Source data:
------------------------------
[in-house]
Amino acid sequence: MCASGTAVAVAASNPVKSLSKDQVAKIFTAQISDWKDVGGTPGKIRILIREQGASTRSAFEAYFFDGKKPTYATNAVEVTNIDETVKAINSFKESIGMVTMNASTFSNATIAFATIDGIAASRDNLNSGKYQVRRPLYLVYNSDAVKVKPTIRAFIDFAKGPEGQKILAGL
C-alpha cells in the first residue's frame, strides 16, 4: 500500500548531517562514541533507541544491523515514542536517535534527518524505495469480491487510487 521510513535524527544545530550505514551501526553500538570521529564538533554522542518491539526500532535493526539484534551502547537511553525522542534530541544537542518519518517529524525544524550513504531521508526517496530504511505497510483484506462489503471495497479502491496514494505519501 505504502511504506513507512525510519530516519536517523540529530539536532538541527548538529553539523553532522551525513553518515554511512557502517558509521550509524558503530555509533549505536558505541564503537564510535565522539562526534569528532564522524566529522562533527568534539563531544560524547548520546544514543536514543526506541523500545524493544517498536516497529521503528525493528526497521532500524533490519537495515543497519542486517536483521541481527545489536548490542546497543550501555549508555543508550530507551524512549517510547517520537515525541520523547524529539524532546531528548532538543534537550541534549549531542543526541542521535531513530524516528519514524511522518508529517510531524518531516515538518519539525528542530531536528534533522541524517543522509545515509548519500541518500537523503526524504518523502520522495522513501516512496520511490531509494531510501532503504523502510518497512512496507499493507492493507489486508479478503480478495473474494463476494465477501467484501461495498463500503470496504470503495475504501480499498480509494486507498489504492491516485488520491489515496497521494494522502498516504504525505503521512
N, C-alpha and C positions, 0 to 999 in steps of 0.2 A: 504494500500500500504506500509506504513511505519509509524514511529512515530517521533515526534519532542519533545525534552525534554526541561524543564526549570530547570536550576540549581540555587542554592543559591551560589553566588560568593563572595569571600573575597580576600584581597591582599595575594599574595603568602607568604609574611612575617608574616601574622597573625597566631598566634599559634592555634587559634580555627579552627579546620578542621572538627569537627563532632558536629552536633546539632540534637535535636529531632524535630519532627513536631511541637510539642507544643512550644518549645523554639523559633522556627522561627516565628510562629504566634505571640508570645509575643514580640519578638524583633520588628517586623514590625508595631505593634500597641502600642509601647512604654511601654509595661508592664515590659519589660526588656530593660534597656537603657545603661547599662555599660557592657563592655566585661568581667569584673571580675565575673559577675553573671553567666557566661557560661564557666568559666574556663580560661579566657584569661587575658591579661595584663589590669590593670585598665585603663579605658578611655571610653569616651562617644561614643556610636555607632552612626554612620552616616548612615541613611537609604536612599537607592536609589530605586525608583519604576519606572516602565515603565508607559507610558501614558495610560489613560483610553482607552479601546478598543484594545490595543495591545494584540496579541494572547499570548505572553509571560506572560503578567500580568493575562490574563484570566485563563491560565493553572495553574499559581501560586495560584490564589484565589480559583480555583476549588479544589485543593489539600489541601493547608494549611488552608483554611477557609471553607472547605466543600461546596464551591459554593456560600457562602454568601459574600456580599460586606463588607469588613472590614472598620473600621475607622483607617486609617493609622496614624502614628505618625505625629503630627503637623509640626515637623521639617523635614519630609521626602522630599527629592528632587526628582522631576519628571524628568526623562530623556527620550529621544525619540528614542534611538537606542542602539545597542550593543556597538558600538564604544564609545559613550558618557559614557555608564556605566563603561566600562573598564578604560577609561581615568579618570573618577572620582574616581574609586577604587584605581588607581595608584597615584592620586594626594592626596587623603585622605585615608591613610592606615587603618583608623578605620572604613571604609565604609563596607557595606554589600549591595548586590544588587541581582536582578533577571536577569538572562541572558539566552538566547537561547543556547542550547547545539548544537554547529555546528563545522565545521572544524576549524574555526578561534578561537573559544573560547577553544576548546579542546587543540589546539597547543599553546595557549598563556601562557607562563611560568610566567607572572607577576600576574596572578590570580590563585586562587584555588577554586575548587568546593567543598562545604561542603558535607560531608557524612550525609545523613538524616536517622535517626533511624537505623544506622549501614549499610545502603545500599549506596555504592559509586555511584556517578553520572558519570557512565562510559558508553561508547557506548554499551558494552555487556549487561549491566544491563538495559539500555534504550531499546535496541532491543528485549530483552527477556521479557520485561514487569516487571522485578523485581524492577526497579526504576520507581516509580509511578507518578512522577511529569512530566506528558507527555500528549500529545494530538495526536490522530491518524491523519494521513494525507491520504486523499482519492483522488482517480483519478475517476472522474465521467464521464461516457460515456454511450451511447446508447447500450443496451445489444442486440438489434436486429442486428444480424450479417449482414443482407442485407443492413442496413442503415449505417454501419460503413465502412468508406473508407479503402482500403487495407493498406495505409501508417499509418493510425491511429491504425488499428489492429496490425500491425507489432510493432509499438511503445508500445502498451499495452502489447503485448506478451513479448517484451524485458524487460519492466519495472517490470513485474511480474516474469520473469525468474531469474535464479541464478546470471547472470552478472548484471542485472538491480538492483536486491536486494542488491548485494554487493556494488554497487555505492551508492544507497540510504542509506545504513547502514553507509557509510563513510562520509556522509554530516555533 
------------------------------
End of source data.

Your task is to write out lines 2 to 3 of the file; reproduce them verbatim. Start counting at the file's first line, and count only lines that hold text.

Amino acid sequence: MCASGTAVAVAASNPVKSLSKDQVAKIFTAQISDWKDVGGTPGKIRILIREQGASTRSAFEAYFFDGKKPTYATNAVEVTNIDETVKAINSFKESIGMVTMNASTFSNATIAFATIDGIAASRDNLNSGKYQVRRPLYLVYNSDAVKVKPTIRAFIDFAKGPEGQKILAGL
C-alpha cells in the first residue's frame, strides 16, 4: 500500500548531517562514541533507541544491523515514542536517535534527518524505495469480491487510487 521510513535524527544545530550505514551501526553500538570521529564538533554522542518491539526500532535493526539484534551502547537511553525522542534530541544537542518519518517529524525544524550513504531521508526517496530504511505497510483484506462489503471495497479502491496514494505519501 505504502511504506513507512525510519530516519536517523540529530539536532538541527548538529553539523553532522551525513553518515554511512557502517558509521550509524558503530555509533549505536558505541564503537564510535565522539562526534569528532564522524566529522562533527568534539563531544560524547548520546544514543536514543526506541523500545524493544517498536516497529521503528525493528526497521532500524533490519537495515543497519542486517536483521541481527545489536548490542546497543550501555549508555543508550530507551524512549517510547517520537515525541520523547524529539524532546531528548532538543534537550541534549549531542543526541542521535531513530524516528519514524511522518508529517510531524518531516515538518519539525528542530531536528534533522541524517543522509545515509548519500541518500537523503526524504518523502520522495522513501516512496520511490531509494531510501532503504523502510518497512512496507499493507492493507489486508479478503480478495473474494463476494465477501467484501461495498463500503470496504470503495475504501480499498480509494486507498489504492491516485488520491489515496497521494494522502498516504504525505503521512